Ireland's economy grew by an astonishing 26 per cent last year, the government said on Tuesday, as analysts said growth was skewed by one-off events including aviation contracts, corporate restructuring and the relocation of assets to Ireland.
Growth of Ireland's gross domestic product was revised upwards from an initial estimate of 7.8 per cent after the government compiled "more complete and up-to-date data" than it had in March, the Central Statistics Office said.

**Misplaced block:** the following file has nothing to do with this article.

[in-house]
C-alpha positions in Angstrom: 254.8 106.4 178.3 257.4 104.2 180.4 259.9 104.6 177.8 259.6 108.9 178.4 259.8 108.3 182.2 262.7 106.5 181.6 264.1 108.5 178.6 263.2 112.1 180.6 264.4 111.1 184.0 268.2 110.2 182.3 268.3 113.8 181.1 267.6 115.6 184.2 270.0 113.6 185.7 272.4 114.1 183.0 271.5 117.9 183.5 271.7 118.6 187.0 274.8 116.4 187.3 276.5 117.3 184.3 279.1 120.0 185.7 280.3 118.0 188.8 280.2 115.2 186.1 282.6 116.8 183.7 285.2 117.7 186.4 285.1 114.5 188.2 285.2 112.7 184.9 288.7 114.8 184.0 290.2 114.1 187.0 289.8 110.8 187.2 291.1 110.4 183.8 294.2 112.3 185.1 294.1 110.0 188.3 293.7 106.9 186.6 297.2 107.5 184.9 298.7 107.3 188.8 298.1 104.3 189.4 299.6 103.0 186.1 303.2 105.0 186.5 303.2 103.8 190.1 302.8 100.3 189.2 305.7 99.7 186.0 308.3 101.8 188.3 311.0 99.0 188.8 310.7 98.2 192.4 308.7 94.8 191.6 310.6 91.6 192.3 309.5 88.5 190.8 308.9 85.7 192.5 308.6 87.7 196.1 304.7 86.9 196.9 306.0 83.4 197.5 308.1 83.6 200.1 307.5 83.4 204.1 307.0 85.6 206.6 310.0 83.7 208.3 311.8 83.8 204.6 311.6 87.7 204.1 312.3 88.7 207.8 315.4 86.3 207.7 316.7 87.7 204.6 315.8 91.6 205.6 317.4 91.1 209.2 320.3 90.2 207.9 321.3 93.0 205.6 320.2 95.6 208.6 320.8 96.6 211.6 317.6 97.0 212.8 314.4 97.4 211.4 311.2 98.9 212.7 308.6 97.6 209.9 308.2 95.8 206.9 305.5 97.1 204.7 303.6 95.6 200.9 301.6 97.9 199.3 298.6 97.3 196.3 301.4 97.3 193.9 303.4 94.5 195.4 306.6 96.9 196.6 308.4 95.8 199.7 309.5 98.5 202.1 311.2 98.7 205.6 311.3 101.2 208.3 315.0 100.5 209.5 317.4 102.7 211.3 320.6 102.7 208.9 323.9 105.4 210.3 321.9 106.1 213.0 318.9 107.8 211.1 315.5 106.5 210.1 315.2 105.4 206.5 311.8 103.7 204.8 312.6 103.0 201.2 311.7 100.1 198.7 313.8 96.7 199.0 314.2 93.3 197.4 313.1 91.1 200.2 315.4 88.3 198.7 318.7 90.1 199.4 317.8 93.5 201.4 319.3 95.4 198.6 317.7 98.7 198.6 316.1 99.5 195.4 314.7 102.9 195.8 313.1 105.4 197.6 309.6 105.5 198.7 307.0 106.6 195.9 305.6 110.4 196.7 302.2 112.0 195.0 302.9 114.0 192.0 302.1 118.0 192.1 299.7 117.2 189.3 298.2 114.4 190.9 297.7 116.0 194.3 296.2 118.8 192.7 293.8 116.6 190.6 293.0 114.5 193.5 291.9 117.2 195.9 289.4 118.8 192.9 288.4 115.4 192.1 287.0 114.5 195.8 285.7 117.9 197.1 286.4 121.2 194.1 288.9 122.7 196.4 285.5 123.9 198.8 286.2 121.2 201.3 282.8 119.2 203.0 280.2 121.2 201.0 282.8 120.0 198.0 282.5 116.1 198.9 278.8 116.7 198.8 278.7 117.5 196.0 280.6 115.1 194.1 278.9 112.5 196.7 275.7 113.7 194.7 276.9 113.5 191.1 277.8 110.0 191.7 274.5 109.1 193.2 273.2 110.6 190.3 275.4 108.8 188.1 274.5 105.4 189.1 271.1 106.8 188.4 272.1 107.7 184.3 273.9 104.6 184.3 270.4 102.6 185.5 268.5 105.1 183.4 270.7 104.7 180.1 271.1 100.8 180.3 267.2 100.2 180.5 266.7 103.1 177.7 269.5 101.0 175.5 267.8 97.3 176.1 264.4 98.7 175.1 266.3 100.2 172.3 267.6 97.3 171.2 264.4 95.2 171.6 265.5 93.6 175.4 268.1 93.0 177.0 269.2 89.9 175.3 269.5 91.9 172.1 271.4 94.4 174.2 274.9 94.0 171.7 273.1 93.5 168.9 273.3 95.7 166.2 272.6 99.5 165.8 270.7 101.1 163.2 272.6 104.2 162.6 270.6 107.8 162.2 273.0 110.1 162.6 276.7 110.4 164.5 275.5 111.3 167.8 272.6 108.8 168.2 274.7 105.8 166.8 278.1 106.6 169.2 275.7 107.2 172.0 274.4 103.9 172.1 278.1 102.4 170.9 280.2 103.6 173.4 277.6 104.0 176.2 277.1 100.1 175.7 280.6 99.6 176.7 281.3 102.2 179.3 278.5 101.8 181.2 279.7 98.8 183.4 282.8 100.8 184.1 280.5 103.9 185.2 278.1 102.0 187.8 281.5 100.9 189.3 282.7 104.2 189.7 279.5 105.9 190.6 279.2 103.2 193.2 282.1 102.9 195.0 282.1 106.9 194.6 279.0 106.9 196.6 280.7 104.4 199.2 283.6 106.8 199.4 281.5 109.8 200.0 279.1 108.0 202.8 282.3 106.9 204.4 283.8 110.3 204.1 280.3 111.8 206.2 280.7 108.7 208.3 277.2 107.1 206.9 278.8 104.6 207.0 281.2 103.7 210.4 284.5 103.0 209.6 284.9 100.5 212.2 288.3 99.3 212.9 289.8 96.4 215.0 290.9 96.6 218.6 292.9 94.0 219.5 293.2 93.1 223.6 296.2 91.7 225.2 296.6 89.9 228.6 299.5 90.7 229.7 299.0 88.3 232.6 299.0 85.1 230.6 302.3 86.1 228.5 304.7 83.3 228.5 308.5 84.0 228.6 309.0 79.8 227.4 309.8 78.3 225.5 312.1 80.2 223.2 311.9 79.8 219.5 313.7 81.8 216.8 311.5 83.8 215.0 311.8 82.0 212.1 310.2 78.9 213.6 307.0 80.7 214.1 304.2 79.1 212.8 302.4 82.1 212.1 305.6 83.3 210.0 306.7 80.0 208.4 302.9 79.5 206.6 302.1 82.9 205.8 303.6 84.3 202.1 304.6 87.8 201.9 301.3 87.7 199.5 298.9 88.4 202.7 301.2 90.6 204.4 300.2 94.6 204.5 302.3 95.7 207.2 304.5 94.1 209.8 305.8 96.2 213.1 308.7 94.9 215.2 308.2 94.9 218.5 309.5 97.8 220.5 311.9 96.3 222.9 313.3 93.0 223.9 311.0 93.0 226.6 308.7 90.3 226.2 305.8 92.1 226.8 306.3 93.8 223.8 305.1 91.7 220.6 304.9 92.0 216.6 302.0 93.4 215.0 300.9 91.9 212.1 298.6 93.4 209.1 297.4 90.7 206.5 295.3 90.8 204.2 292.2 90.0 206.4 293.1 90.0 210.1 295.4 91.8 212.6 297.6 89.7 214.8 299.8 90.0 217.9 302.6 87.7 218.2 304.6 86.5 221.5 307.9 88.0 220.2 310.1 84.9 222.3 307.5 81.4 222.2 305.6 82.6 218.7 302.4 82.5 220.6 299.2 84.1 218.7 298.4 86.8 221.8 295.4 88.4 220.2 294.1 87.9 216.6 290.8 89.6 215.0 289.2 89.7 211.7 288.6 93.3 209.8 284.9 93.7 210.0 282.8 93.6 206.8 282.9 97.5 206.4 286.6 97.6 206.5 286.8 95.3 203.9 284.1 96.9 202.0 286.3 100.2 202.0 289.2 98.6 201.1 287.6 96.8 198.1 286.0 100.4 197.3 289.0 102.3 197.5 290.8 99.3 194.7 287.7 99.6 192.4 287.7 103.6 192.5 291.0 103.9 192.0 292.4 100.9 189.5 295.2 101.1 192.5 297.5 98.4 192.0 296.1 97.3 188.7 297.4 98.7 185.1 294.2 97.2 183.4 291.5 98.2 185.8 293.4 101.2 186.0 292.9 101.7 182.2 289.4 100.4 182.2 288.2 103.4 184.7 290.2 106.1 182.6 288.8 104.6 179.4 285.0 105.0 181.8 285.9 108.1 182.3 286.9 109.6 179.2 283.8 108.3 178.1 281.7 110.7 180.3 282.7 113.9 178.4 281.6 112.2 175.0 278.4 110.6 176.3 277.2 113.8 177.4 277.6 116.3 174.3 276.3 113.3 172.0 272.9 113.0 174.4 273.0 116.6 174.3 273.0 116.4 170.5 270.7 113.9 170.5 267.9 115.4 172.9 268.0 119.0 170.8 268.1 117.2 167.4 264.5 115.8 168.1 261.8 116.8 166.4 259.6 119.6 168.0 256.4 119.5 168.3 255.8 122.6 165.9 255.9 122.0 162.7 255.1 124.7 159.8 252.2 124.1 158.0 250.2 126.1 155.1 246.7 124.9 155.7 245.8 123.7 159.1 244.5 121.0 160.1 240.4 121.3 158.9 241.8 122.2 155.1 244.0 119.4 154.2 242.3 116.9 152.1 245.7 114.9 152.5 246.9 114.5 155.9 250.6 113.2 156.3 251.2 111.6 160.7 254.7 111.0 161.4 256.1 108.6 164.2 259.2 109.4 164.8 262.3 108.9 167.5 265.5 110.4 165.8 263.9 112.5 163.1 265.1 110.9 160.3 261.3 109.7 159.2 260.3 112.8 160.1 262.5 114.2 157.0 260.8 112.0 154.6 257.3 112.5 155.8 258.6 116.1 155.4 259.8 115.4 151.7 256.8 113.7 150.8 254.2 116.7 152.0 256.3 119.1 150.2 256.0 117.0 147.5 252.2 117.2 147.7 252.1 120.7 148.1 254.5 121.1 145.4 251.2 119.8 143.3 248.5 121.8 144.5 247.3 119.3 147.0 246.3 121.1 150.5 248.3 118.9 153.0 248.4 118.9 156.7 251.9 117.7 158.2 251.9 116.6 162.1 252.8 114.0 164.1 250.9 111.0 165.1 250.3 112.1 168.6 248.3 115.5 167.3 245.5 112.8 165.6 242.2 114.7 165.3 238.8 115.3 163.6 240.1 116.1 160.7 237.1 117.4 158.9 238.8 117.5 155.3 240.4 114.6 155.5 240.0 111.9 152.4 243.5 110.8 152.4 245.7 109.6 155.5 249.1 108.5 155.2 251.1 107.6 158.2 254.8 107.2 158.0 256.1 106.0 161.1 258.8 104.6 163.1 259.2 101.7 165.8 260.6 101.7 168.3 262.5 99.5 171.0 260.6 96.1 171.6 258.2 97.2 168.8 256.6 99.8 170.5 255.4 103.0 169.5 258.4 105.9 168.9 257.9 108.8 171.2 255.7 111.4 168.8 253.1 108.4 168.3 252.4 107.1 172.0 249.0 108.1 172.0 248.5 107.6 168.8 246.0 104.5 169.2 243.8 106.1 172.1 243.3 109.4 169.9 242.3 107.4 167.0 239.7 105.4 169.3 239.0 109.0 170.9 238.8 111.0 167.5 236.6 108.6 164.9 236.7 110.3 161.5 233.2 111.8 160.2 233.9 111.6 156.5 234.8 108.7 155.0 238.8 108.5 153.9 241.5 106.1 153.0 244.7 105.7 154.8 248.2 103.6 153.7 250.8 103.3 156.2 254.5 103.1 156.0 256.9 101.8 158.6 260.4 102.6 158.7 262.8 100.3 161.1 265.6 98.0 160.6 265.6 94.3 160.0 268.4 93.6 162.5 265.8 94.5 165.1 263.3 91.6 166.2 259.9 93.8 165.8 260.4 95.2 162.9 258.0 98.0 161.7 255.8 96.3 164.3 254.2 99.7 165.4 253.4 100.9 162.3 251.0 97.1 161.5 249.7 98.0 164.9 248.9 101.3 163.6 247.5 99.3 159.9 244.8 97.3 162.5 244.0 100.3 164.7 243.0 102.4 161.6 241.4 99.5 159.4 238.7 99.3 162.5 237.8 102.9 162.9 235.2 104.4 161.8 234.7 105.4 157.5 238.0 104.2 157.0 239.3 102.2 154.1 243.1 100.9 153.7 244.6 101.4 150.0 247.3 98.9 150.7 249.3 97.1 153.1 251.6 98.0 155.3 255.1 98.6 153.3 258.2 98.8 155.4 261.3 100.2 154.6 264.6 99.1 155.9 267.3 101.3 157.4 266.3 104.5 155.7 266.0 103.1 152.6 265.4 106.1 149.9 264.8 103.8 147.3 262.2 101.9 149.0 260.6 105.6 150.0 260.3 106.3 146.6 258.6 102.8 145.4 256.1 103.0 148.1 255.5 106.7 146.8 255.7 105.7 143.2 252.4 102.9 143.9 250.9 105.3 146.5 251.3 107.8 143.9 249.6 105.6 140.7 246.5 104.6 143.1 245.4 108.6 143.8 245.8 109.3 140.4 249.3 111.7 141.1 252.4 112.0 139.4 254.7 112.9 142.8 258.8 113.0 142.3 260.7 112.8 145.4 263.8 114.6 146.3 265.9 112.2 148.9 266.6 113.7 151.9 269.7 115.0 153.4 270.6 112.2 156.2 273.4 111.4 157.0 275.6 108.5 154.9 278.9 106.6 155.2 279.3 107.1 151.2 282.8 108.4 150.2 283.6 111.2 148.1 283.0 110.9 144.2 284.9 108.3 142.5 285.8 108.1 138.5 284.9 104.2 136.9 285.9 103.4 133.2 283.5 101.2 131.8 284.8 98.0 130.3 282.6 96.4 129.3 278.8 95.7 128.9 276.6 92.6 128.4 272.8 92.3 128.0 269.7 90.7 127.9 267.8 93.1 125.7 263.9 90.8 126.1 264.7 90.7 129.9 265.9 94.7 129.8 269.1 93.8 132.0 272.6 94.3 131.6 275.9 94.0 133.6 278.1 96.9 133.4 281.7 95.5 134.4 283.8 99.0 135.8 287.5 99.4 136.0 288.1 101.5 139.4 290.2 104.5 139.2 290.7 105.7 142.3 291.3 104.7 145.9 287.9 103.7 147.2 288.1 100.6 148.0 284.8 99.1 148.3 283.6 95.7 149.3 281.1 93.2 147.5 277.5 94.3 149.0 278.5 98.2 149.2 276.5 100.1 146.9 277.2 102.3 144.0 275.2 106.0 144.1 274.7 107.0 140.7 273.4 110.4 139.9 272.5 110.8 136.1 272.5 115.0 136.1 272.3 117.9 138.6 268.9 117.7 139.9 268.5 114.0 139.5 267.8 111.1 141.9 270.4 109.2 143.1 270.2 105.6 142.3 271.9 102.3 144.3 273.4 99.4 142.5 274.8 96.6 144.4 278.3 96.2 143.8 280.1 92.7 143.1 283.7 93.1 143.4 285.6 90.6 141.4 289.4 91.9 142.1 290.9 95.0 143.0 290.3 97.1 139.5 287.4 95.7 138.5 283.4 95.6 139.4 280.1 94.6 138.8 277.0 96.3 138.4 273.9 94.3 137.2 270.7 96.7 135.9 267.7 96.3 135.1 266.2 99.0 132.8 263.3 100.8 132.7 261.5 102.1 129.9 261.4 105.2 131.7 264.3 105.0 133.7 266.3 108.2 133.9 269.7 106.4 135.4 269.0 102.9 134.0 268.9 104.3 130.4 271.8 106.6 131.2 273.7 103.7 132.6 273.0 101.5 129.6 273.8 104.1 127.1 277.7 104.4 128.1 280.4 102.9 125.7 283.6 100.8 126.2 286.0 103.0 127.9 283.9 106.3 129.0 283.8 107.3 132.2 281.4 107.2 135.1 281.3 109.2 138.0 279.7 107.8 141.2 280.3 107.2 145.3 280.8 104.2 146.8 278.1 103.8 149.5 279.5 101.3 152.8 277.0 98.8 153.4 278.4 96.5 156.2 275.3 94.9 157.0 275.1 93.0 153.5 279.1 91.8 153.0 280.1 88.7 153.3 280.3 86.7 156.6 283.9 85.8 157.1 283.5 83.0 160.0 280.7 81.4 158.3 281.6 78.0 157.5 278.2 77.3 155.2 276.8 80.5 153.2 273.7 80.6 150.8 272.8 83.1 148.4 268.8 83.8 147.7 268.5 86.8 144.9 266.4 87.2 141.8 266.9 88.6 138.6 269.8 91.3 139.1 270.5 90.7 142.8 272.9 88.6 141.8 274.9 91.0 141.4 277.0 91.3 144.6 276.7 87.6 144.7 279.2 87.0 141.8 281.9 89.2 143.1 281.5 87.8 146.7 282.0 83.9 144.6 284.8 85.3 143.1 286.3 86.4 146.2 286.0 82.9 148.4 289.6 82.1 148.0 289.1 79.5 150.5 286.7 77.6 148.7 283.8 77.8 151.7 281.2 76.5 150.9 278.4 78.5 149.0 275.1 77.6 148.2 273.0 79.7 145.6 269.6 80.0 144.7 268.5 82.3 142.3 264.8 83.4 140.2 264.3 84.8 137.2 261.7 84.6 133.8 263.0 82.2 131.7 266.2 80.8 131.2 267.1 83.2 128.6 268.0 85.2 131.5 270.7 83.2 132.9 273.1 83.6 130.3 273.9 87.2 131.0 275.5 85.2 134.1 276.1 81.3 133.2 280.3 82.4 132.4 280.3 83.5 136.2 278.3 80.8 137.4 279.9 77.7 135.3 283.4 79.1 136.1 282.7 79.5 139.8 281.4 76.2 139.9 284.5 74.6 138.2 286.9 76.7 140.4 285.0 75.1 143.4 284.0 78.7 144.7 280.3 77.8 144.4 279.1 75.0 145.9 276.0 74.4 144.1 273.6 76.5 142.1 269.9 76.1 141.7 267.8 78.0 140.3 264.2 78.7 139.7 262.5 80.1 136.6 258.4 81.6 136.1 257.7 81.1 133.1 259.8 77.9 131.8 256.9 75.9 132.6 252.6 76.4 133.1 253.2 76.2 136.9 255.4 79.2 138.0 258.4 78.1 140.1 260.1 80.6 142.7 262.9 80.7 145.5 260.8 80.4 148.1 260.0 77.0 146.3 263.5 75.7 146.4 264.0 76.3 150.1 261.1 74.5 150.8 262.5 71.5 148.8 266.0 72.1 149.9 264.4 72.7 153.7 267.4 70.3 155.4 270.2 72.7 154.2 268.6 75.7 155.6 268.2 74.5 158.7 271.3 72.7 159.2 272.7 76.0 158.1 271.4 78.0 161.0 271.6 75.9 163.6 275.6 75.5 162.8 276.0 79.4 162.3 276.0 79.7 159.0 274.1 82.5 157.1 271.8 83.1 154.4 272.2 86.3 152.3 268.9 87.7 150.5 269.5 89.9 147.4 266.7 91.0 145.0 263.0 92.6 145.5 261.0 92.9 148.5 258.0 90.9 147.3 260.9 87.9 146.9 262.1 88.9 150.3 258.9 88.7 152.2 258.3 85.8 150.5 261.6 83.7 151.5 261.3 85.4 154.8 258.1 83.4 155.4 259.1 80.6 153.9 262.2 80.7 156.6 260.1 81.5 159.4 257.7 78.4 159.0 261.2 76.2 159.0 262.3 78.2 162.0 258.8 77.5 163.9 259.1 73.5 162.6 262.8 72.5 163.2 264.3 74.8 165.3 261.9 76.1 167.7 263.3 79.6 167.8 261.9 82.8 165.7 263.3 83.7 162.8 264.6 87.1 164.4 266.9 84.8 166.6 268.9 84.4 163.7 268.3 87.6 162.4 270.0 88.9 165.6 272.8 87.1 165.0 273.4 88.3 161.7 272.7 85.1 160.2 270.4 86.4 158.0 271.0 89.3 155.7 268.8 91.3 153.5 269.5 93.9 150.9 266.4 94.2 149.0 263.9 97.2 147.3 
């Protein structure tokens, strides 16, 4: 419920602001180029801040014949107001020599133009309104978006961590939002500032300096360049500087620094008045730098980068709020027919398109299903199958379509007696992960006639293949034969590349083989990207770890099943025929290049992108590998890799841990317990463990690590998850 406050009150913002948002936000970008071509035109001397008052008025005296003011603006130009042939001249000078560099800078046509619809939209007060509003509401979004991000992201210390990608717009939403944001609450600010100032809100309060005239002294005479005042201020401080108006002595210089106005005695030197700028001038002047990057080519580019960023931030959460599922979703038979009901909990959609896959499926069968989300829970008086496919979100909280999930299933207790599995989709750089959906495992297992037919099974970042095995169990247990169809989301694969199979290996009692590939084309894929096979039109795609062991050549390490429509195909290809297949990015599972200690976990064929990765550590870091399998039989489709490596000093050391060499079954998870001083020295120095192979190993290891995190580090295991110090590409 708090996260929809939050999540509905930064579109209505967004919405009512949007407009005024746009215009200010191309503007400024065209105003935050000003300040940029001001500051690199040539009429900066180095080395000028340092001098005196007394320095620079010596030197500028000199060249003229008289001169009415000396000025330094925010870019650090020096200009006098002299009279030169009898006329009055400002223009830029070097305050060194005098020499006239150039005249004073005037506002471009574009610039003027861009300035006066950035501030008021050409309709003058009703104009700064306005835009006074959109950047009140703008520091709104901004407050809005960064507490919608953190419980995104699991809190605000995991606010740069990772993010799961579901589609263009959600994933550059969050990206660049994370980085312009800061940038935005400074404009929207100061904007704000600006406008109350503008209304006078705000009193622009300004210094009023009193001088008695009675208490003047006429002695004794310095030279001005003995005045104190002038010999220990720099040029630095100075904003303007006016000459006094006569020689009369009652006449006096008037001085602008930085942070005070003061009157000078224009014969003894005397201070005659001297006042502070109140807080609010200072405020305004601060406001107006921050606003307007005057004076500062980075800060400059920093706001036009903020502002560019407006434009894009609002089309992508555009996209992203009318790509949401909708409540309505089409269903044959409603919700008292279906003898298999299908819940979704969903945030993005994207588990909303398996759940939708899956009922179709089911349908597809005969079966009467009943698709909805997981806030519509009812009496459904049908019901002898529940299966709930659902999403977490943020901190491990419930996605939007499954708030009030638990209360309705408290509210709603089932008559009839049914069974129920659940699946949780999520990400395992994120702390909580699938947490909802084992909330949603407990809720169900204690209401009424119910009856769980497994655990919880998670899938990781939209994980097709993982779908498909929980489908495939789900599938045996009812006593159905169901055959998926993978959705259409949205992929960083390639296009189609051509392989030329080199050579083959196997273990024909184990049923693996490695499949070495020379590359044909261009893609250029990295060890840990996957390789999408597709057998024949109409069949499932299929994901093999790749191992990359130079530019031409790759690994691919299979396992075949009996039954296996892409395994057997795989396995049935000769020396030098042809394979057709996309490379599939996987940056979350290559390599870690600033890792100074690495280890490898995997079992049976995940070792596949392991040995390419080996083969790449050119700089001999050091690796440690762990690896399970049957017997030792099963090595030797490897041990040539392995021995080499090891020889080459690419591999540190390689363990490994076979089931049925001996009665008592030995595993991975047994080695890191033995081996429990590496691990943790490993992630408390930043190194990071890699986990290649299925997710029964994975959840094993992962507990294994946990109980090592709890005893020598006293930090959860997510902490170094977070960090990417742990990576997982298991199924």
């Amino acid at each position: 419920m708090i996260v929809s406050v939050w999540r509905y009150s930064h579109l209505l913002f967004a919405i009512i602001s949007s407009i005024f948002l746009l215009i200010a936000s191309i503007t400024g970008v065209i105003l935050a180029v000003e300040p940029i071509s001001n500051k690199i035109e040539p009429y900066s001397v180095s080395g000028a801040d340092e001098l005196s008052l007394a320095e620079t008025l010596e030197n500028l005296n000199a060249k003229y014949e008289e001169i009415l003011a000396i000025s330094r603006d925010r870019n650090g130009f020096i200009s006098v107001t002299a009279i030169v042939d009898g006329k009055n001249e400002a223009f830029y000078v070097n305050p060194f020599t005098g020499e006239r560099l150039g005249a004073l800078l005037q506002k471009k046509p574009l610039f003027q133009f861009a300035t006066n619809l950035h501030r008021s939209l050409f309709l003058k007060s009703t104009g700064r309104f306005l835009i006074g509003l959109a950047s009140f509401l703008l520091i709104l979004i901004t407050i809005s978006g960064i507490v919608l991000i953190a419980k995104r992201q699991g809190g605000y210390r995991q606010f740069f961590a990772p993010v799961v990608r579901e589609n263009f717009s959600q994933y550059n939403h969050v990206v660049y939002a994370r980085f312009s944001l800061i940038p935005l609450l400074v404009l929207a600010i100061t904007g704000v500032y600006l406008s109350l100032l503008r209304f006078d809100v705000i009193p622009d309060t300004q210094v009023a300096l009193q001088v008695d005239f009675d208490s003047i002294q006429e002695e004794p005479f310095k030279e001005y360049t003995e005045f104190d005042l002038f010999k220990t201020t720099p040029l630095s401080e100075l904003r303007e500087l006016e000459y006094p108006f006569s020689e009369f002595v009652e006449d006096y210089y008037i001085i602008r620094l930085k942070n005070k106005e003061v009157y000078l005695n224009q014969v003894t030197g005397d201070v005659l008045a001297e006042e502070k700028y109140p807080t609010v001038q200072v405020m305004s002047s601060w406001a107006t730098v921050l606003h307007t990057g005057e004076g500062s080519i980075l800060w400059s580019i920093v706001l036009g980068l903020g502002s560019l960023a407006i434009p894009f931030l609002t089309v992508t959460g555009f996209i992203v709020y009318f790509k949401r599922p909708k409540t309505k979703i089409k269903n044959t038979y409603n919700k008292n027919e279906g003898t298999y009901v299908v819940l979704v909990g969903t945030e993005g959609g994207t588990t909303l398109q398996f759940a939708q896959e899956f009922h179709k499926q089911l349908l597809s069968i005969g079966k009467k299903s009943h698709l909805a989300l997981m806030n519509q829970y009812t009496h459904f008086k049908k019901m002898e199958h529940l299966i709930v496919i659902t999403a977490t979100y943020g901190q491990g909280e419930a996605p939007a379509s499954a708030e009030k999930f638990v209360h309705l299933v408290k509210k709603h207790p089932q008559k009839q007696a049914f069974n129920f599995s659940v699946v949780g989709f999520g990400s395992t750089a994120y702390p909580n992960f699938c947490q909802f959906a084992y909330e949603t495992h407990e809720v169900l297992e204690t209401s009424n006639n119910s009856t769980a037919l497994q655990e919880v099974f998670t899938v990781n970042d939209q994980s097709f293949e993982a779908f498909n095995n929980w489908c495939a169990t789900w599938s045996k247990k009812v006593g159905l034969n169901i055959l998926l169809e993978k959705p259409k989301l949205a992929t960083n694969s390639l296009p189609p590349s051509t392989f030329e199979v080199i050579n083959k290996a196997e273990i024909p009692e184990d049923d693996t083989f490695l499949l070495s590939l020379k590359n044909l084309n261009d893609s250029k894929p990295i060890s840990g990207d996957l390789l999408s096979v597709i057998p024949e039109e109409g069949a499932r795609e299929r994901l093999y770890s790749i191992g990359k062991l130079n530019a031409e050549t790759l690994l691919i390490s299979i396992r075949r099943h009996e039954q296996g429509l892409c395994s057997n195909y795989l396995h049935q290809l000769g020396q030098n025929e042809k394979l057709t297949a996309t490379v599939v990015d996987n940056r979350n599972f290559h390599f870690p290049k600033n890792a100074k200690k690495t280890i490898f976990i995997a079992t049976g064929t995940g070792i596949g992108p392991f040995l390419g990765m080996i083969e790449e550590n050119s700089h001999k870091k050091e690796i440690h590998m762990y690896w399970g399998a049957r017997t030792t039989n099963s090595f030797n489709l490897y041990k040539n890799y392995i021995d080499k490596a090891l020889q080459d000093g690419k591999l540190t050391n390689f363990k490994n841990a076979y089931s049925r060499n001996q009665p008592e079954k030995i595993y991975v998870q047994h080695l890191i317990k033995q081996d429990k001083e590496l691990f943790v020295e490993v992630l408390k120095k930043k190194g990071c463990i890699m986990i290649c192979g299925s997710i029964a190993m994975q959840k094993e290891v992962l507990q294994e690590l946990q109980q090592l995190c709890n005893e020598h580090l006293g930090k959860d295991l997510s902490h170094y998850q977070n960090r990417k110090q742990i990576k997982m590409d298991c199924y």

The data show that every economic sector expanded last year, as the value of the building sector almost doubled with an 87-per-cent jump.
"I think the figures released by the Central Statistics Office show that Ireland's economy continues to grow," Minister for Finance Michael Noonan said in a statement.
"Peoples' lives are improving with more at work than at any time since the onset of the downturn [in 2008]," Noonan said.
"We no longer need to impose swingeing cuts to public services rather we have room to invest in services and infrastructure," he said.
The statistics office announced "significant methodological revisions" to its GDP data in mid-2015, including changes to the recording of trade in aircraft, affecting both imports and exports.